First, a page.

Canada is reviewing its deportation policies following revelations that a court decided nine years ago against deporting a man who was arrested last week on terror charges in an alleged plot to derail a train, the Canadian immigration minister said.
Raed Jaser, who arrived in Canada with his family as a teenager in 1993, was convicted in 1997 on fraud charges and in 2001 of threatening death or bodily harm, according to court records, which did not provide details on the cases. He served probation, but was arrested in 2004 after authorities issued a warrant for his deportation. At a court hearing, Jaser argued that he could not be deported because he was a stateless Palestinian with nowhere to go. The court deferred the deportation order for Jaser, who was eventually granted a pardon.
Last week, Jaser was arrested along with a Tunisian citizen on charges of conspiring to carry out an attack and murder people in association with a terrorist group in a plot to derail a train that runs between New York City and Montreal. Investigators say the men received guidance from members of al-Qaeda in Iran. Iranian government officials have said the government had nothing to do with the plot.
Canadian Minister of Immigration Jason Kenney said on Friday that he would get a briefing from officials on the deportation issue.
He said he was “disturbed to learn a foreigner can get a pardon for serious criminal cases and then be allowed to stay.”
“I don’t care if you get a pardon or not. If you commit a serious crime in Canada, you should be kicked out, period,” he told reporters outside of Parliament. “Why should a pardon override a criminal inadmissibility?”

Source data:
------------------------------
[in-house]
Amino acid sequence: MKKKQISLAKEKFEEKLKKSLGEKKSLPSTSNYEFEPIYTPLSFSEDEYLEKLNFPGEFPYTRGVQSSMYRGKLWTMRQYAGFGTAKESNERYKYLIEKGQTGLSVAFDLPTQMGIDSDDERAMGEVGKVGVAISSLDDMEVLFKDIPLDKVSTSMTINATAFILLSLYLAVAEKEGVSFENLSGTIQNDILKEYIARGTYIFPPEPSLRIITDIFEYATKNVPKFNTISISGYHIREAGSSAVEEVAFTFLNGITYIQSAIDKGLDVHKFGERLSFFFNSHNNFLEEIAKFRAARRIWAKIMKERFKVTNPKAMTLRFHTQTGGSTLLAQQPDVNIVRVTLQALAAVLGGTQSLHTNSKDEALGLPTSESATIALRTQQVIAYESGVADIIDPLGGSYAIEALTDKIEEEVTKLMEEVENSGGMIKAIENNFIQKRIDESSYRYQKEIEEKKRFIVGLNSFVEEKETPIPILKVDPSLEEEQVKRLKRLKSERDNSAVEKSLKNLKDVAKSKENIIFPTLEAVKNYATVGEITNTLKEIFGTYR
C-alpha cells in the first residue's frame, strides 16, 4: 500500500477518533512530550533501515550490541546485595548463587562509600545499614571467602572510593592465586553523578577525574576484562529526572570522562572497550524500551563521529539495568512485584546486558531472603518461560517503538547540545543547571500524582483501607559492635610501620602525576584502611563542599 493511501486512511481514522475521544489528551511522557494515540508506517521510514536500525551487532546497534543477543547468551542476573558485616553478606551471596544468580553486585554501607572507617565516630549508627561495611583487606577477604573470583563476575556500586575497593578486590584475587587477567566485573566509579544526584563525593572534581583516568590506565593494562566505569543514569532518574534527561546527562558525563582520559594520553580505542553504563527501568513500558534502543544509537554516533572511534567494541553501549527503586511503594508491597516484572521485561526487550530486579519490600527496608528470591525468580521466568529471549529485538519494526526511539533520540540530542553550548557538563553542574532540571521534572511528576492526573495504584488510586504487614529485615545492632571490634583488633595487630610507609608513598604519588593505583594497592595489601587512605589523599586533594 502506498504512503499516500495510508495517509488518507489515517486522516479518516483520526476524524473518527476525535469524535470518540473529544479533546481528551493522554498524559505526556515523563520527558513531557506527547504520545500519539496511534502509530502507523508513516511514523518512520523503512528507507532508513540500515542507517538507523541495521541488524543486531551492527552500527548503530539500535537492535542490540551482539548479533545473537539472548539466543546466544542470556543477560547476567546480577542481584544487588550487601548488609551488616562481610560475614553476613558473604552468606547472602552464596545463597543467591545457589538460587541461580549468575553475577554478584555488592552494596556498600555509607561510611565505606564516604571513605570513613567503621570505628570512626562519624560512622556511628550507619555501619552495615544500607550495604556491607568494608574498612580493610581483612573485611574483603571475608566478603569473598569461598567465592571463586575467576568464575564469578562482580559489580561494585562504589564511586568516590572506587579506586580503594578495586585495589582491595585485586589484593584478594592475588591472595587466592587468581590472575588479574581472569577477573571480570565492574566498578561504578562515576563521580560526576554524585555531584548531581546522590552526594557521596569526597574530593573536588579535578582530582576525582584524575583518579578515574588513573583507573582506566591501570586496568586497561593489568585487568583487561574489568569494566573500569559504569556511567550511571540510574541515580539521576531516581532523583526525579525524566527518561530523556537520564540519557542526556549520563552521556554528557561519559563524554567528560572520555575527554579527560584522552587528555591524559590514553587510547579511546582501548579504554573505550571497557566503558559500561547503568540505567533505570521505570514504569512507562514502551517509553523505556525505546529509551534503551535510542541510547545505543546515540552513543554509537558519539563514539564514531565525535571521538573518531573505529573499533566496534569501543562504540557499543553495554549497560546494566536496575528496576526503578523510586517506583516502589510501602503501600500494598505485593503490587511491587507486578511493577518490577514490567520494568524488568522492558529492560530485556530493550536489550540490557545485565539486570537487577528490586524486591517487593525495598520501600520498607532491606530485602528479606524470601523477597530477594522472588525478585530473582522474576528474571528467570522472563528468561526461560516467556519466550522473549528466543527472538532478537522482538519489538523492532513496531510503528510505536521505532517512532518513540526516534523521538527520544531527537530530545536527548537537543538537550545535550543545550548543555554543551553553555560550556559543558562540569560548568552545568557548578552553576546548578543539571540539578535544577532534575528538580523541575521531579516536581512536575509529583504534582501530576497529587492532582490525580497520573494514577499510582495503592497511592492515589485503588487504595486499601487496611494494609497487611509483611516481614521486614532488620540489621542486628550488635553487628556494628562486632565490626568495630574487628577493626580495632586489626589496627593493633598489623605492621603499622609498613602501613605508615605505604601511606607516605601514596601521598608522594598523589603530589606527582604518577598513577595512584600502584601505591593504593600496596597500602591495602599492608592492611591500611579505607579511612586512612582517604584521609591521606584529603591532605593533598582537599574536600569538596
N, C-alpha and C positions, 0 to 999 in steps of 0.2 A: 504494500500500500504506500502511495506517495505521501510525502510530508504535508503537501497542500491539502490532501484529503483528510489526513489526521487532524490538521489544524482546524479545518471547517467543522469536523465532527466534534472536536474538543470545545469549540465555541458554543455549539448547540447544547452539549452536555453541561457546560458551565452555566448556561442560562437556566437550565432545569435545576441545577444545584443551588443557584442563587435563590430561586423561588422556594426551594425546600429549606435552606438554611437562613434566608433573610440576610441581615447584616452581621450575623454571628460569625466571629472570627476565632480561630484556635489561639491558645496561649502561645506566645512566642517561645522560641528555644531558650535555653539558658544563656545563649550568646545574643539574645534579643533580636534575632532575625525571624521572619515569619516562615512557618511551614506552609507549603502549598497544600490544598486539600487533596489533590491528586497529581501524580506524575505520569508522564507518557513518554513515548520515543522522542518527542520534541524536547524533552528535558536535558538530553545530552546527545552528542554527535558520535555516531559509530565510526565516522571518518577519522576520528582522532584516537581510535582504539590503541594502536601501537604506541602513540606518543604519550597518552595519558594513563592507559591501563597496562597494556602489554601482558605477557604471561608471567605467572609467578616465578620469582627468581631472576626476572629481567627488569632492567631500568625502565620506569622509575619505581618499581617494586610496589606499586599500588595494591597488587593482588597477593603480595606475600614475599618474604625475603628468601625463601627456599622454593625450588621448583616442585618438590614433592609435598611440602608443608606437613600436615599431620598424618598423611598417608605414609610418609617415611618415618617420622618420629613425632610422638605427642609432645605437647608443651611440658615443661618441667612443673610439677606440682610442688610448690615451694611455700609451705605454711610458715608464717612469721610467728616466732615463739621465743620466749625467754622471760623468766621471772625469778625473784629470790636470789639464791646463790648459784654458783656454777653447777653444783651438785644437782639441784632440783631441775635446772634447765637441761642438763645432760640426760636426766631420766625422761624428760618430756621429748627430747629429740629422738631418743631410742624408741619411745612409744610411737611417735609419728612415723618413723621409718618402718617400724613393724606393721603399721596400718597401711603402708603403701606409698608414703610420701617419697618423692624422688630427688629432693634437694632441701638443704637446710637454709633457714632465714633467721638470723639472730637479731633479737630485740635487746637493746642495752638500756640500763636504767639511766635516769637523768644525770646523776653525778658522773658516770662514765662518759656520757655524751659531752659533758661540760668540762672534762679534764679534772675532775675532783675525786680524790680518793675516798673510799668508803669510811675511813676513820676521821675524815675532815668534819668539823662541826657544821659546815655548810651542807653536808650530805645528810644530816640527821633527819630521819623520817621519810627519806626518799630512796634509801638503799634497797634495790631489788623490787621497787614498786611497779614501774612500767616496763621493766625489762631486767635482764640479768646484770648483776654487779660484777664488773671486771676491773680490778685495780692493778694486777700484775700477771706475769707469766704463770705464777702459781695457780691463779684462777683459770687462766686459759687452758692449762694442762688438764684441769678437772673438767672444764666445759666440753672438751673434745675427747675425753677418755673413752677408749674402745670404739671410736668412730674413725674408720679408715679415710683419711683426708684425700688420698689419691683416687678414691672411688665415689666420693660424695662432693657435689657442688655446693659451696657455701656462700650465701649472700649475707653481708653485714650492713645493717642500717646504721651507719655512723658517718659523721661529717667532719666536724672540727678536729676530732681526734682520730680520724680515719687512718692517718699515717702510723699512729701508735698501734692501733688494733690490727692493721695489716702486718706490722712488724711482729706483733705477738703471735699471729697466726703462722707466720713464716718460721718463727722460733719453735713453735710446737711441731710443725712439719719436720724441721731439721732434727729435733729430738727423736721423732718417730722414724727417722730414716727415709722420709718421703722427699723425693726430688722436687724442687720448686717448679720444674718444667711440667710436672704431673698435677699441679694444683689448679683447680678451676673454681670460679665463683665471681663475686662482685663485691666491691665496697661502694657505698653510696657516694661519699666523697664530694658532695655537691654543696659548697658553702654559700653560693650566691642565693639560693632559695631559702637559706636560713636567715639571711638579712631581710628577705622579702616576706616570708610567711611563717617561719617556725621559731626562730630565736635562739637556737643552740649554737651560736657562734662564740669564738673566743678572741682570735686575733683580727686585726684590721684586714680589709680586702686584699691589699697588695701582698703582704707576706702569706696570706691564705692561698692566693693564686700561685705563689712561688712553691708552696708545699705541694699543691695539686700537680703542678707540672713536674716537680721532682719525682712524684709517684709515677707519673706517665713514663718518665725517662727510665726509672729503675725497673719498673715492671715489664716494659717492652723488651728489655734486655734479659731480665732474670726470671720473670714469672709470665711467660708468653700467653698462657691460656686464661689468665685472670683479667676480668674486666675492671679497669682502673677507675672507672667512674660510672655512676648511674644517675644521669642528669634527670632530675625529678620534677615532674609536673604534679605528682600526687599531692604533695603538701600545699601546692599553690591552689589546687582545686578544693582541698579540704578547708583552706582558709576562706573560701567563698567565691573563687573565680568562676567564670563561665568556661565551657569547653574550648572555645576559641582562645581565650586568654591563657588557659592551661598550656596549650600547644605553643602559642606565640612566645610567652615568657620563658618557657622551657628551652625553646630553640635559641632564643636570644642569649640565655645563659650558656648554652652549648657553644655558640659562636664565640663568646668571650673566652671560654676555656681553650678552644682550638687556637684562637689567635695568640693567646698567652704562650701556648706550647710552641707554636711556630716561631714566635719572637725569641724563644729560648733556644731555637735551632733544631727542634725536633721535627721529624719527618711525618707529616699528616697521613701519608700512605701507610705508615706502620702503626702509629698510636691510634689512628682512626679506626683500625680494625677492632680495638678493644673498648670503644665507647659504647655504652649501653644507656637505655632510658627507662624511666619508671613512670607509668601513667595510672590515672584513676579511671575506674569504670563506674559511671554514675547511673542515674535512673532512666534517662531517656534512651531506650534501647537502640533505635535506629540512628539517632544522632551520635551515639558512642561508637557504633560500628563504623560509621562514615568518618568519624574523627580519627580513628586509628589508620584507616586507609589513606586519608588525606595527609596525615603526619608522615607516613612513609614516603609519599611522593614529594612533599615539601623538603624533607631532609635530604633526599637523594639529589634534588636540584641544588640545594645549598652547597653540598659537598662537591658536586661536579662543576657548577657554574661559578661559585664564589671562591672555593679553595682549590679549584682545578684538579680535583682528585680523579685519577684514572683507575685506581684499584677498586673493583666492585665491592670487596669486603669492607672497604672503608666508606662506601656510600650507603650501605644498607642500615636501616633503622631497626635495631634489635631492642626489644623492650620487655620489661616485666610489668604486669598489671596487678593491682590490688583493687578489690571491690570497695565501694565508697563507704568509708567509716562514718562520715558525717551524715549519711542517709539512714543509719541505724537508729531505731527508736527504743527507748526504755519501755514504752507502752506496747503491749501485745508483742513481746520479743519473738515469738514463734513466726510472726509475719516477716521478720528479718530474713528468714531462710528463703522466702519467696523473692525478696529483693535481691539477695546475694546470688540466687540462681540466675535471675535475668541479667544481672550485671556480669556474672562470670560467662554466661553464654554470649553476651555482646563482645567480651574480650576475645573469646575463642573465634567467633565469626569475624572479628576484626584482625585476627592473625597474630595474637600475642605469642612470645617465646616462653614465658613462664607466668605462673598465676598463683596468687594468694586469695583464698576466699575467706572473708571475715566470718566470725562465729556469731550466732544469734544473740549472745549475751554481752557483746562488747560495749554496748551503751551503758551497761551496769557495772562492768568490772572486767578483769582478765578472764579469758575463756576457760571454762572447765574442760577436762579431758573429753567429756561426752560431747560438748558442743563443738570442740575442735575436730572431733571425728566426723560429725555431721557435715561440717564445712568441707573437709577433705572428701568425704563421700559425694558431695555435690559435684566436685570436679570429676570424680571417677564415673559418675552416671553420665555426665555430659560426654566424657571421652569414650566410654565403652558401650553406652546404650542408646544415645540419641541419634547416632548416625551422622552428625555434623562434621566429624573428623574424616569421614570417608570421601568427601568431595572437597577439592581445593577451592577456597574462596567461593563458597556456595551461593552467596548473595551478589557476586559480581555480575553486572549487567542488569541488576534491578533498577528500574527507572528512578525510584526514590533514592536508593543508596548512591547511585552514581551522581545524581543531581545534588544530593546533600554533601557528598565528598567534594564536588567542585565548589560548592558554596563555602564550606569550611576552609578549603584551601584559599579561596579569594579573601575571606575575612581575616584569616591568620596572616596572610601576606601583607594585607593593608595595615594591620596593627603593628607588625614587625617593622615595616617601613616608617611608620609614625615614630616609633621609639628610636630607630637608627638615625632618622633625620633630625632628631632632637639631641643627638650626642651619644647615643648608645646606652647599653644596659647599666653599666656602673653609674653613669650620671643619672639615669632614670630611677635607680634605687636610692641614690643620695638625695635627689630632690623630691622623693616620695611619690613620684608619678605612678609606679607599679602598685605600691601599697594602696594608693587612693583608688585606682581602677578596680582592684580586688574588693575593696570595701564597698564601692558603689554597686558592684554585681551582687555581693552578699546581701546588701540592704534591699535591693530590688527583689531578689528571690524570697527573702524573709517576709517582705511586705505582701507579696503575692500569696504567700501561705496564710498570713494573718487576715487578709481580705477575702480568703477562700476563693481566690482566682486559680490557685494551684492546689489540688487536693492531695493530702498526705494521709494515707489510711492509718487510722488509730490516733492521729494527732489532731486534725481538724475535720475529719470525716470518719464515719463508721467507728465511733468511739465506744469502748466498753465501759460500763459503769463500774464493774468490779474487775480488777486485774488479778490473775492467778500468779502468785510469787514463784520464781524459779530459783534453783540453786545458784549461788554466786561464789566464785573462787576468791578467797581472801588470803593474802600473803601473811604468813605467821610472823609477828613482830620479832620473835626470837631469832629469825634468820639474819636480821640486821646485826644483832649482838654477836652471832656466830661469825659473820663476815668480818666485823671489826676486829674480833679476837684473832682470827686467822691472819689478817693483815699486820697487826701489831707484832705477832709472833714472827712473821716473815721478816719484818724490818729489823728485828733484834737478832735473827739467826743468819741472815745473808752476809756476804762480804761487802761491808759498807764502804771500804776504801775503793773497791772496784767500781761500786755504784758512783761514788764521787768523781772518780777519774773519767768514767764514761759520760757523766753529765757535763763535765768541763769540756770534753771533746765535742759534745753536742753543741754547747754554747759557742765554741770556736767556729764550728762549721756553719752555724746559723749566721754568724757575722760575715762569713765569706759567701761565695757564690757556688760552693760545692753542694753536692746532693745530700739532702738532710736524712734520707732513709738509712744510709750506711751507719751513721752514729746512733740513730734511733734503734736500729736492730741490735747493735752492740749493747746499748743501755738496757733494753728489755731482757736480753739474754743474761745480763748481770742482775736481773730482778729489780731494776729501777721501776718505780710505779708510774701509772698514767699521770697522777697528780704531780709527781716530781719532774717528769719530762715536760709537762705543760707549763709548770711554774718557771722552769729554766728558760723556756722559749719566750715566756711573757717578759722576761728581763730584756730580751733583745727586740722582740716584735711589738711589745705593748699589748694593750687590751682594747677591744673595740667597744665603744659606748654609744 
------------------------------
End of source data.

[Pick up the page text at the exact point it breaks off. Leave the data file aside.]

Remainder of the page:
Kenny said that Canada has already toughened its deportation policies since Jaser’s 2004 case. He said the government recently passed the Faster Removal of Foreign Criminals Act, which makes it easier to remove foreigners who served six months or more in jail by barring them from appealing a removal order.
Paul Dewar, a lawmaker with the opposition New Democrats party, said the case raised many questions.
“When it comes to, you know, preventing terrorism and concerns that people have around terrorism, it’s all about coordination” between government institutions, he said. “And it would appear that someone dropped the ball here and that’s what we’ll be looking at is who exactly dropped the ball? How did this happen?”
Jaser, 35, was born in the United Arab Emirates (UAE) to Palestinian parents, but he is not an UAE citizen.
His parents initially filed for refugee status upon their arrival to Canada in 1993, according to court records. They were not granted refugee status, but eventually were allowed to stay in Canada under a special program known as the Deferred Removal Order Class.
However, Jaser was excluded from the program because of his criminal convictions, according the records. The rest of the family eventually became Canadian citizens.
“I am a Palestinian by blood, that does not give me any rights whatsoever in my place of birth,” he said at his 2004 deportation hearing.
The other suspect, 30-year-old Chiheb Esseghaier, is a Tunisian citizen who arrived in Quebec in 2008, according to the Tunisian embassy, which described the man as a doctoral student.
The two men, who could face life in prison if convicted, are due back in court on May 23.
Police, tipped off by an imam worried by the behavior of one of the suspects, say it was the first known planned attack by al-Qaeda in Canada.
Law officials in New York with knowledge of the investigation have said the train derailment was to take place on the Canadian side of the border.